BB: I'm sure we will. Specifically what? I couldn't tell you. I'm sure we'll be Tweetin' up the Twitosphere as we travel around the world playing music.
We did a live webcast from Berlin a few weeks ago that was very successful. A lot of people tuned in to watch it, so there may be some of that stuff because it's kind of amazing to know that you're playing in front of thousands of people here, but then tens of thousands or hundreds of thousands of people could be watching from the comfort of their home. Kind of a fun idea.
BD: Let's talk about the new album - Do you have favorite songs?
BB: I do... but they change all the time.
One of my favorites is a song called "In The Company of Wolves." It's a very quiet storm. We're kind of referencing the quiet storm in that song. Which is kind of like a short lived era in music.
It's a fun exercise in exploring the available space in a bass riff. It turned out to be this wildly, visually, evocative song that we're really very excited to bring to big music venues, you know, with crazy lasers and animations. (laughs)
BD: In terms of American festivals, I'm curious if you think you're going to break more into that scene on this album?
BB: We've had our stints between the Ozzfests, Area One, and our Lollapollooza run that we did. It's interesting though, the American festivals that are sort of like "the one's to play" we don't have much of a relationship with.
I've never spent much time speculating as to why or why not. I know that I've never considered our band to be a band of the moment or a "cool band," but truth be told we've never actually strived to be that kind of band. We always wanted to be whatever band that we actually are. Sometimes we're fully aware of that, other times it's in process and we don't really know.
I feel like it's just for the personality types that we are and that we are collectively as well, it's a little more interesting for us to just kind of do what we do and if people like it then that's awesome, and if they don't, okay. No hard feelings.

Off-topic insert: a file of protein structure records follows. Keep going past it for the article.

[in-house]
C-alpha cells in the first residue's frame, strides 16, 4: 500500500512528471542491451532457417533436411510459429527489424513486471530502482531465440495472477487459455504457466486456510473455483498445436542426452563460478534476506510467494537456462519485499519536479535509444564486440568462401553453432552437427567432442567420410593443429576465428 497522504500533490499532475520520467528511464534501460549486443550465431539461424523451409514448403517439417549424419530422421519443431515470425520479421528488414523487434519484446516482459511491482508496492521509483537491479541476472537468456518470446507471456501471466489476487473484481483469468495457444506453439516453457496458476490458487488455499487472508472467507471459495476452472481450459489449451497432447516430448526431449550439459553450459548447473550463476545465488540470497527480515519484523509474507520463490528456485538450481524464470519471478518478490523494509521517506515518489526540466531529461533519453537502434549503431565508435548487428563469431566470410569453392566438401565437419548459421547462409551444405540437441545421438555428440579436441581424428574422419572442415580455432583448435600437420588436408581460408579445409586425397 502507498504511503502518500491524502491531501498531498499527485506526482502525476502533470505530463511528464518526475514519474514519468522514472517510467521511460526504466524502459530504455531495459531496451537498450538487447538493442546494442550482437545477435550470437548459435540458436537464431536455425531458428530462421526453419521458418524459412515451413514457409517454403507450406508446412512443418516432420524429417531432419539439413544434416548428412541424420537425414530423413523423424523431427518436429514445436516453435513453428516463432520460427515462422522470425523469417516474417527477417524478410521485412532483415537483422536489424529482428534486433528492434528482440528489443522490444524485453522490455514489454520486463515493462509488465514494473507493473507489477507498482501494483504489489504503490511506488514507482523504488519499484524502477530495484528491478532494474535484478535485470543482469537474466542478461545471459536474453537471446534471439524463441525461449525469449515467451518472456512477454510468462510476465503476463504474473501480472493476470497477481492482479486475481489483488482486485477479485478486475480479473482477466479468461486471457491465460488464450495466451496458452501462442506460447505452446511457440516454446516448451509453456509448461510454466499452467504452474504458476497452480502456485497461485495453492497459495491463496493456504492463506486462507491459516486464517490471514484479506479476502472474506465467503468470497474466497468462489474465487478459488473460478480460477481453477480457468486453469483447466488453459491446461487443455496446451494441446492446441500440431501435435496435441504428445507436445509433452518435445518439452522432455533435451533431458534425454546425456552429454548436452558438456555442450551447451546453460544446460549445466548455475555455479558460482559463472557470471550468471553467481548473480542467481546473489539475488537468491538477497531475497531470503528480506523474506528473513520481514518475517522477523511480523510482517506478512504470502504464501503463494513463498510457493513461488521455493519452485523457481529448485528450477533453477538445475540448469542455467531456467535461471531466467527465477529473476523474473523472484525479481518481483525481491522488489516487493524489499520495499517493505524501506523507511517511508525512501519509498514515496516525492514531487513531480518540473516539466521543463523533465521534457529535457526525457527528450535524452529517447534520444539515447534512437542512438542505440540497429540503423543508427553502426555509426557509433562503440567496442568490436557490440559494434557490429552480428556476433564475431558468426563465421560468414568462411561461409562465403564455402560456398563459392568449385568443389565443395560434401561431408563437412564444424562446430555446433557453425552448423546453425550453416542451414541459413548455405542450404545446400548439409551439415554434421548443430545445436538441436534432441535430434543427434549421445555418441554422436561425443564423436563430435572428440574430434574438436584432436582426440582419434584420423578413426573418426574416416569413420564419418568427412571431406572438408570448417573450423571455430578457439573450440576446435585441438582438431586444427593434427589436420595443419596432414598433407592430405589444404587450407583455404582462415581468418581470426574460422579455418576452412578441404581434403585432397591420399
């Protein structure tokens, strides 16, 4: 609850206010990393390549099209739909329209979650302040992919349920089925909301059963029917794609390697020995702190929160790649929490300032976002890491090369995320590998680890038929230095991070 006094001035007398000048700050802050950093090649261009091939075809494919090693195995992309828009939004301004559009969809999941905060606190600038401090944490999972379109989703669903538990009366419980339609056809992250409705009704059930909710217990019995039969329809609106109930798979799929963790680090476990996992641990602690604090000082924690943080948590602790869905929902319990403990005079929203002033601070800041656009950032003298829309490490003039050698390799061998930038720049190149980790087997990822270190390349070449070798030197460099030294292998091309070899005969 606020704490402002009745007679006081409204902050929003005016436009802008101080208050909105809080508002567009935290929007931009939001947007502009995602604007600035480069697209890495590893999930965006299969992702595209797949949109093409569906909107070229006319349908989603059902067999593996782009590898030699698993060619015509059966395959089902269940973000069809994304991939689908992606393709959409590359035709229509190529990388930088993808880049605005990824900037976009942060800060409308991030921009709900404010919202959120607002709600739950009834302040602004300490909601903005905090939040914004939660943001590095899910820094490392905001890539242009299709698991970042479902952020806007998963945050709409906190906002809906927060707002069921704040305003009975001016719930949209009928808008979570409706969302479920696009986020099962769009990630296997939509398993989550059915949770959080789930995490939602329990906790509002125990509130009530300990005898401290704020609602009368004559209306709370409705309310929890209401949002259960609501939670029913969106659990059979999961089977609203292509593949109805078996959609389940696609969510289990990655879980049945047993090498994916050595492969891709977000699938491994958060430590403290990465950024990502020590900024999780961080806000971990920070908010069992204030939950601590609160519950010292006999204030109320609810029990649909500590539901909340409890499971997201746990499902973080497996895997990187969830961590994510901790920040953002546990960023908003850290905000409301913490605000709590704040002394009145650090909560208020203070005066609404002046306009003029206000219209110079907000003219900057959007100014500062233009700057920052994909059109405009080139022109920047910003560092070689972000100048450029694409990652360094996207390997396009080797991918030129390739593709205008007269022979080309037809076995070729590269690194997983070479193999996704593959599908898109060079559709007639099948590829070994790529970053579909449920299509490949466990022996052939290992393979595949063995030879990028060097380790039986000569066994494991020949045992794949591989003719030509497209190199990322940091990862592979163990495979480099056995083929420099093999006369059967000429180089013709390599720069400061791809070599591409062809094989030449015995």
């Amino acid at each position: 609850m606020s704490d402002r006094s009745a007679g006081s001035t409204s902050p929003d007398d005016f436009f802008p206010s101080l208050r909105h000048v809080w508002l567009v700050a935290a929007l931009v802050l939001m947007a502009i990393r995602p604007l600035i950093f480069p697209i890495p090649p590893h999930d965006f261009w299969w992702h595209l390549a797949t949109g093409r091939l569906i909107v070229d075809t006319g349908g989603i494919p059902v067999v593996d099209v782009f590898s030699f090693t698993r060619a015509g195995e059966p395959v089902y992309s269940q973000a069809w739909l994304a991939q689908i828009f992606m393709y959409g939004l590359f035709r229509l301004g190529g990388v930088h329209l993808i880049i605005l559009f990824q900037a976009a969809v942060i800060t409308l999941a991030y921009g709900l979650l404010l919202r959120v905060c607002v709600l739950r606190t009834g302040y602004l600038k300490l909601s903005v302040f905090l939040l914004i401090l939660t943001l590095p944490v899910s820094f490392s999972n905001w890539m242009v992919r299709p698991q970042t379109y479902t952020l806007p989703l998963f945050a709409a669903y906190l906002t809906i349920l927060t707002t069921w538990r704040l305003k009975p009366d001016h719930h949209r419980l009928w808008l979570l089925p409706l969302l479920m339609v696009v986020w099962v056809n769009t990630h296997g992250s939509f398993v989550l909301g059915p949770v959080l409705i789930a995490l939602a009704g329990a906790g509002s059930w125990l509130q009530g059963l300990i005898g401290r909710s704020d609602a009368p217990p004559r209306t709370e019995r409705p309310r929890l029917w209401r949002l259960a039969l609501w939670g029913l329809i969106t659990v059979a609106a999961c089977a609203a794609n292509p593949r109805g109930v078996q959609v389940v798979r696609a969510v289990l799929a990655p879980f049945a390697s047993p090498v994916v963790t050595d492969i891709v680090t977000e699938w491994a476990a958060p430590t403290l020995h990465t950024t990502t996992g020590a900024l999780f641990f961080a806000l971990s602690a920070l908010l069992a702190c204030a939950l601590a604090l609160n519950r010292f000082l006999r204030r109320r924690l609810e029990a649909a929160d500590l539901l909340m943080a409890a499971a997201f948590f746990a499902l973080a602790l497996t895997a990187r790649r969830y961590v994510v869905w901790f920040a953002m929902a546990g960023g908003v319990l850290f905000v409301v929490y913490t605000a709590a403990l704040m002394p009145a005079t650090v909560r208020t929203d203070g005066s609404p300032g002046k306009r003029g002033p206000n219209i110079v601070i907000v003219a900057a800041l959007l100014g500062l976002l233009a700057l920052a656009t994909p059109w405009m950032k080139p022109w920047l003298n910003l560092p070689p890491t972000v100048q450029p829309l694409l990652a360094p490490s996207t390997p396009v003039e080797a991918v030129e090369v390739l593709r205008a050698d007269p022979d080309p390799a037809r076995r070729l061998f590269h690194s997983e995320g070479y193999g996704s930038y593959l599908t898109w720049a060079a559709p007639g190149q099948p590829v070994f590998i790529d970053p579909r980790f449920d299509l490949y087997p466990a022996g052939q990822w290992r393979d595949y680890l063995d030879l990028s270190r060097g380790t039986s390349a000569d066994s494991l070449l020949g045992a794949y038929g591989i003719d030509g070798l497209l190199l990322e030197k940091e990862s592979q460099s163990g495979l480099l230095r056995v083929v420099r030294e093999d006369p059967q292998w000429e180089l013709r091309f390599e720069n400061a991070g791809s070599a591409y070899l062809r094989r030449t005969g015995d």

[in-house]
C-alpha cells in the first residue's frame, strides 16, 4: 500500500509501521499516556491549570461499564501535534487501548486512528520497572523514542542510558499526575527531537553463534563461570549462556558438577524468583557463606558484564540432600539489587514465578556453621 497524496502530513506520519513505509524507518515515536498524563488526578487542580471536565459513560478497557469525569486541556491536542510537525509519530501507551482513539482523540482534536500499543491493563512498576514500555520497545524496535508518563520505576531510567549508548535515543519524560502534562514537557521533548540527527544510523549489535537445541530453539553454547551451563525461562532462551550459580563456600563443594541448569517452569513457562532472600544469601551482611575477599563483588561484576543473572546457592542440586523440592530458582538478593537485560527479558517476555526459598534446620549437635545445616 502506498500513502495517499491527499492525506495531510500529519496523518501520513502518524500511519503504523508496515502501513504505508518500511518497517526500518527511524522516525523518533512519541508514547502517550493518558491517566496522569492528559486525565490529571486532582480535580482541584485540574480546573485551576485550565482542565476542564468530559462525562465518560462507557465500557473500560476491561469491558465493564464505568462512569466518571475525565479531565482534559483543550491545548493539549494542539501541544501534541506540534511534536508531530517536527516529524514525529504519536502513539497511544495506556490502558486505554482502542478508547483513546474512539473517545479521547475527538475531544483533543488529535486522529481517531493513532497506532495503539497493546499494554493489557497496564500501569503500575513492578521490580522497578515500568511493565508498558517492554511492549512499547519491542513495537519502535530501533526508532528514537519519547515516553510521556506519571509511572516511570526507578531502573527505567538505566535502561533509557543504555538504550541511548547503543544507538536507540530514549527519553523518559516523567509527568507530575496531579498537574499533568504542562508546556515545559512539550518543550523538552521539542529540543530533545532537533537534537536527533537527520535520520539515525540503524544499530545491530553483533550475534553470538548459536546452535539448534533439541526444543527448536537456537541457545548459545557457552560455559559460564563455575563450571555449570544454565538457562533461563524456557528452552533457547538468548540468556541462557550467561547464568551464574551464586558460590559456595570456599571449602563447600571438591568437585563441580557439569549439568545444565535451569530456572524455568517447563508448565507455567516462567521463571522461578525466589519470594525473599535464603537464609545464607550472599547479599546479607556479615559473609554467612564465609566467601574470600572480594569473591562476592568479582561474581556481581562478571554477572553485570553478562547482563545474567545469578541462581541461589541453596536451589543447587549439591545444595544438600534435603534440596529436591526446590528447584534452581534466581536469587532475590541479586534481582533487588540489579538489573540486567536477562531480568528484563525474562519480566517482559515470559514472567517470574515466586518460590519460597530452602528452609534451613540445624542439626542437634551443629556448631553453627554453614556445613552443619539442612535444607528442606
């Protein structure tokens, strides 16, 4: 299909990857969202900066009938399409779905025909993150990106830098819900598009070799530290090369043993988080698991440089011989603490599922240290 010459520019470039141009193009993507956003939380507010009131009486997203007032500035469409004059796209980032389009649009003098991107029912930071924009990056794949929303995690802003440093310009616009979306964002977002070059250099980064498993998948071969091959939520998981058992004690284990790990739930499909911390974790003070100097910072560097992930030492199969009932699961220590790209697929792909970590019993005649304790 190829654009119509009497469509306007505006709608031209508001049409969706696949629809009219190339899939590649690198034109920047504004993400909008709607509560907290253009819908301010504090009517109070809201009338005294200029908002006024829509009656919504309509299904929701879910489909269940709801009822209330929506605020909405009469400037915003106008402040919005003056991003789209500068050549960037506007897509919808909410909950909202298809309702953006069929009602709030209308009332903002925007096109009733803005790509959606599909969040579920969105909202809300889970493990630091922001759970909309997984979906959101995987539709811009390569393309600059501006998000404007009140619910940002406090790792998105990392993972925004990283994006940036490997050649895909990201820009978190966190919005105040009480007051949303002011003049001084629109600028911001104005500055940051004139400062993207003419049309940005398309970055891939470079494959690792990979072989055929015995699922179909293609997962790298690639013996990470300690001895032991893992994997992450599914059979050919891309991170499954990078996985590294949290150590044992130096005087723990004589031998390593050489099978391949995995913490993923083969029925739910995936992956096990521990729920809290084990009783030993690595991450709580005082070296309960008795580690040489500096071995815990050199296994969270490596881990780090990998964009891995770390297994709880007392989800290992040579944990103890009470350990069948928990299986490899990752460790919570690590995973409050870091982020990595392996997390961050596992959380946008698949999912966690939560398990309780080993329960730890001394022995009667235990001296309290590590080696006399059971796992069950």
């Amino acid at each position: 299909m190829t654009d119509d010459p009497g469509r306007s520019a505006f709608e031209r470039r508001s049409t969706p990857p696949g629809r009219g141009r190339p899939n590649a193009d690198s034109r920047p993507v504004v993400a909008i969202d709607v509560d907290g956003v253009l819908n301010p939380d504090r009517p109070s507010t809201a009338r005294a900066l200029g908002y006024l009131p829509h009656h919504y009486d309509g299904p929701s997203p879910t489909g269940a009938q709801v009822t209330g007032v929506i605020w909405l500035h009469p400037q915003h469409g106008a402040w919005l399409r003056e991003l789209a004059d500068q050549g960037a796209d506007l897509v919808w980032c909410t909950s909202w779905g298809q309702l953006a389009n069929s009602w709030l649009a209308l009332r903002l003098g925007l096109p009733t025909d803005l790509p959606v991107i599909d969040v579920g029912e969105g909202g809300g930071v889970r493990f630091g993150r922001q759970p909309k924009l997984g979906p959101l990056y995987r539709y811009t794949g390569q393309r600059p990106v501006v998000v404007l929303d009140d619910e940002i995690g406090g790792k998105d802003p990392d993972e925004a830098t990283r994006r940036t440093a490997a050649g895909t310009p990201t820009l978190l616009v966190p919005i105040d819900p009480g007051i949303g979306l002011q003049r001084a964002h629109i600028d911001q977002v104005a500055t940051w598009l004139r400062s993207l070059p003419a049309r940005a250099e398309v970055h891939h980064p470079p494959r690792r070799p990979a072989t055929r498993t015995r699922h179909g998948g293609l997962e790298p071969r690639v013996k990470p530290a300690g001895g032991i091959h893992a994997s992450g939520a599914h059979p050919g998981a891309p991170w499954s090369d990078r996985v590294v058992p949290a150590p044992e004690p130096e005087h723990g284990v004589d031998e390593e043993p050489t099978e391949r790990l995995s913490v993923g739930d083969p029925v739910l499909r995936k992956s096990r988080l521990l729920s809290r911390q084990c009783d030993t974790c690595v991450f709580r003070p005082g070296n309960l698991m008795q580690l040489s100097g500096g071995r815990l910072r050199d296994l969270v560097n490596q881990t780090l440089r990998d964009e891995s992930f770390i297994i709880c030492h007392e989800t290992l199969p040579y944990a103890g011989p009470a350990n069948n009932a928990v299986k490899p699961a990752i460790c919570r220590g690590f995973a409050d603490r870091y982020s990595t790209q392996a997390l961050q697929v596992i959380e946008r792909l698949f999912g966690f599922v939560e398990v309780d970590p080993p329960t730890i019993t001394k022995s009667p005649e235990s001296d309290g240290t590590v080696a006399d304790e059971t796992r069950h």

On the other hand, we do a lot of festivals overseas -- Europe, U.K., we're going to go do a festival in South Korea next week, Phillipines, Japan. Everywhere else but America we're a big part of the festival scene.
BD: Did any current bands influence the new album?
BB: I don't think anything current, no. (laughs)
There's not a lot of current influence in this record that I could really knowingly identify, off the top of my head at least. I'm sure there's some unconscious regurgitating at play as there always is. I know some of the stuff that we were directly referencing is definitely not current.
BD: What are you listening to right now?
BB: I haven't been listening to a large diversity of new music right now, I've been listening to probably like 3 records, and I've been saying them over and over again. I've been listening to a band called Bright Black Morning Light. Kinda neat, my girlfriend loves them too.
A band called Hammock that we've both been listening to a lot which is beautiful music. And then we've been listening to Tibetan singing bowls (laughs) just to meditate, fall asleep to, wake up to, that kind of thing.
I have not been absorbing a lot of I guess what you would call popular culture music. Heard some stuff when we were in Europe a couple weeks ago of what's going on in the pop world, and so I heard it. Listening to it, I wouldn't say.
BD: Lyrically, what does the song "Tomorrow's Food" mean to you?
BB: I am directly quoting Ken Wilbur from A Brief History Of Everything where he said "no epoch is finally privileged, we are all tomorrow's food." I'm paraphrasing, but that's a fascinating, fascinating piece of modern philosophy if anyone out there is interested.
It resonated with me a couple years ago when I read it, and I wrote that quote down and just sort of being witness to the wild, wild craziness of the planet Earth at this moment in time and the political discourse at play in America, overseas, Middle East... all of it.
There's always something in process, but this seems more like a shift than a process. There's almost like a paradigm shift at play, and there are a number of people who are fighting the shift. It's like they're trying to stop a sinking ship with oars or something. It's an interesting part of the process because it's not abnormal for a culture of people that have had a stronghold on the way things have worked for a long time, it's not unusual for them to want to fight for it.
So in a lot of ways, it seems like the end of the world to a generation of people. To another generation of people, it seems like the beginning of their lives, and so you can recognize it's just a matter of perception about what's going on.
Amongst that I found that quote and I thought it was beautiful and poetic and eloquent. I thought it deserved highlighting, so we wrote the song around that idea that there literally is no such thing as a privileged epoch -- a time when everything is exactly the way it should always remain.
Things should always be in flux, always be changing, shifting.
"If Not Now, When?" is currently #4 on iTunes and the tour begins tonight in Santa Barbara.